Politics, Detention and Dance - Michael Mathieson-Sandars discusses 'For Reza Berati'
Below is a little piece about a new collaborative work I've been part of as part of The Human Detained, a project by Kupka's Piano and MakeShift Dance Collective, which will be given its full showing at the Judith Wright Centre of Contemporary Arts in Brisbane at 7:30pm on October 30th. You can get tickets here.
Reading back into my emails, it seems like it was some time mid last year that, in discussions between KP and MakeShift, we settled on The Human Detained as a theme which could unite our collaborative project. We felt it was open and deep enough for our collaborative sub-groups to determine their own interpretative paths. It was bubbling with possibilities; both abstract enough to approach musically and visceral enough to explore in movement. Part of the reason we settled on The Human Detained above other themes, however, was that we felt it would be particularly pertinent and socially resonant given Australia's policy to imprison asylum seekers in offshore detention camps. While the other groups have taken this theme in a number of exciting directions to create a fascinating array of unique works, I was always enthusiastic to explore the The Human Detained as an explicitly political topic.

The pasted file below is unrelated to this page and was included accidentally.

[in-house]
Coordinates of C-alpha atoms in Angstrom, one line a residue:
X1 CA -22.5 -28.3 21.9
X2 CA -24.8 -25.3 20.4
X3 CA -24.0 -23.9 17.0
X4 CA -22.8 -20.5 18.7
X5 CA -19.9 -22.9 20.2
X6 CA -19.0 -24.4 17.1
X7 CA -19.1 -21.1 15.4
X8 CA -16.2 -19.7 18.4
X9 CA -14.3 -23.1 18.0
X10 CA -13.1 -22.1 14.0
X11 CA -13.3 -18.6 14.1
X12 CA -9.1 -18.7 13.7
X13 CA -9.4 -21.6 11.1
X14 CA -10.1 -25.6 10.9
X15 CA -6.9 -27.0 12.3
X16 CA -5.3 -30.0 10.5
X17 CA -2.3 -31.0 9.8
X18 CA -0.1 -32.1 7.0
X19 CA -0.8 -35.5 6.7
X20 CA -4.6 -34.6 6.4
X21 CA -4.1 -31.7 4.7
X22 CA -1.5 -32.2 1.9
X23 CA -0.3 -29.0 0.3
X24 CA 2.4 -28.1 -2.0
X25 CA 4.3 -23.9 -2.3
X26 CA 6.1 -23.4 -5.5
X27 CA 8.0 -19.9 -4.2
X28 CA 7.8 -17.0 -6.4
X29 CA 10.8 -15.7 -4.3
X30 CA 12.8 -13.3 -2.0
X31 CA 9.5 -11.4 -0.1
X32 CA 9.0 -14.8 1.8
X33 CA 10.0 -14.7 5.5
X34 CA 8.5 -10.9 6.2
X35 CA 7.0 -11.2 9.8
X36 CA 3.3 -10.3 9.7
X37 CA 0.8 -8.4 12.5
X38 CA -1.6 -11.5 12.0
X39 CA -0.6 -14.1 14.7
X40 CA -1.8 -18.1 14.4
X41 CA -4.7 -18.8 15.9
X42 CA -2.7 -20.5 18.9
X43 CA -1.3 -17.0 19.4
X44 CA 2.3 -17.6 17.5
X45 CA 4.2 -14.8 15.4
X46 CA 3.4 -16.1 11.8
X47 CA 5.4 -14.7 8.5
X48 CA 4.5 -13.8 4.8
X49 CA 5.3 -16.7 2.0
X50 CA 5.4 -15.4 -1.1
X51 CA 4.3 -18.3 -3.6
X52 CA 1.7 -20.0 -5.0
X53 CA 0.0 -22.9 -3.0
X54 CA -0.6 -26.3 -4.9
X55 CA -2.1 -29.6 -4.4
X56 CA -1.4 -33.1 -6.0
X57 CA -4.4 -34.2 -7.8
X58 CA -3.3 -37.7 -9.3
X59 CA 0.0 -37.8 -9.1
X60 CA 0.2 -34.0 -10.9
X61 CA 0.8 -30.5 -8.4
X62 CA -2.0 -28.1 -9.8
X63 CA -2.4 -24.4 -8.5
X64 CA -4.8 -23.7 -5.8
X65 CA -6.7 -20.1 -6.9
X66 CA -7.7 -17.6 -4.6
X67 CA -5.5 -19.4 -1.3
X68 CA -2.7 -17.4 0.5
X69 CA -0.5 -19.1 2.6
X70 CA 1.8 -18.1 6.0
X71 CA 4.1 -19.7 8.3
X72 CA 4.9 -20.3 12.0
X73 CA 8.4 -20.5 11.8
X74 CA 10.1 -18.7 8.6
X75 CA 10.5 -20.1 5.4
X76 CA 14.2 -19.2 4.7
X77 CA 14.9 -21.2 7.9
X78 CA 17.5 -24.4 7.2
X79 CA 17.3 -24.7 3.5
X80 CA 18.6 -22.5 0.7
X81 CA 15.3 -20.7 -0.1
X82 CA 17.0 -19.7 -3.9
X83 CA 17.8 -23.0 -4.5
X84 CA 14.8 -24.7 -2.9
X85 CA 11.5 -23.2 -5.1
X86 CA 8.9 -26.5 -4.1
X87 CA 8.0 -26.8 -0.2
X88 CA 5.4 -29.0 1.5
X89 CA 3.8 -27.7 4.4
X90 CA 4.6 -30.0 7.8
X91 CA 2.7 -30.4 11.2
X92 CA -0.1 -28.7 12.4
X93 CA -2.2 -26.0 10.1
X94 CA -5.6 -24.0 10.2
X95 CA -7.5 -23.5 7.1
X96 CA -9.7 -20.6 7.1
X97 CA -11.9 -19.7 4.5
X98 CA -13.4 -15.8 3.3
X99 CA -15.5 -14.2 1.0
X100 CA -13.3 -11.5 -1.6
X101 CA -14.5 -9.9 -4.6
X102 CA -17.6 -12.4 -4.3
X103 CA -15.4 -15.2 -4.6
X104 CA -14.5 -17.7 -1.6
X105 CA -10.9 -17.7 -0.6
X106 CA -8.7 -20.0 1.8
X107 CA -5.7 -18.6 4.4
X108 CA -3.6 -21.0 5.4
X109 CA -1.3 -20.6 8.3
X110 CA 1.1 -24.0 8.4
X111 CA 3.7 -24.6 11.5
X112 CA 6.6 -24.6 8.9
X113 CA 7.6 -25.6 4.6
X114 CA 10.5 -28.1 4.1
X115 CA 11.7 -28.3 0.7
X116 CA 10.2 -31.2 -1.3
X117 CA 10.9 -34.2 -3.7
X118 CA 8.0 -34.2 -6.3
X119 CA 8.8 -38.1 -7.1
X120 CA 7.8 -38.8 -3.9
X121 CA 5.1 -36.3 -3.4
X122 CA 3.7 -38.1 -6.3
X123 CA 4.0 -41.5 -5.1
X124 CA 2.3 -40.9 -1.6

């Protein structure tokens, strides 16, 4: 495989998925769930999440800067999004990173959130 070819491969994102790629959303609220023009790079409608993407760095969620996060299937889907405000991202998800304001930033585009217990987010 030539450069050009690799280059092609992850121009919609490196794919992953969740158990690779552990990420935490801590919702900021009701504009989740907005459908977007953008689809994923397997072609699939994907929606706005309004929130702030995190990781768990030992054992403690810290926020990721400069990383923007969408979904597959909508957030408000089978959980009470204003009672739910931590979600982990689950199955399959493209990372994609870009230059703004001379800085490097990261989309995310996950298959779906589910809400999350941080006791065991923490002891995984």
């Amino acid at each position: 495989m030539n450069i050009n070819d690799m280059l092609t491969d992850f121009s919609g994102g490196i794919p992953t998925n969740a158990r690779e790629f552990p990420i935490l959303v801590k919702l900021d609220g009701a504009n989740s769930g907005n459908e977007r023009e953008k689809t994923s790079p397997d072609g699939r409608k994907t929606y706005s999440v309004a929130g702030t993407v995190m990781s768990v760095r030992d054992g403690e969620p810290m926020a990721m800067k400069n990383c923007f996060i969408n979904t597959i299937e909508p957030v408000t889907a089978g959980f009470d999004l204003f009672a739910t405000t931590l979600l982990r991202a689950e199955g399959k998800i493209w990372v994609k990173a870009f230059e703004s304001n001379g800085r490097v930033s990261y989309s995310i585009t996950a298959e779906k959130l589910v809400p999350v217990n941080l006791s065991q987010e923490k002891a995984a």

In the past twelve to eighteen months, it has been greatly saddening that the situation for refugees has only intensified, with further abuses coming to light at home and anti-refugee rhetoric escalating abroad. In the face of this, however, it has been greatly encouraging to see that the spirit of protest is alive and well, and even more so when considering that the tone of protest has been an uncompromising demand for compassion. It is in this spirit that my group's new work for The Human Detained, For Reza Berati, was first conceived.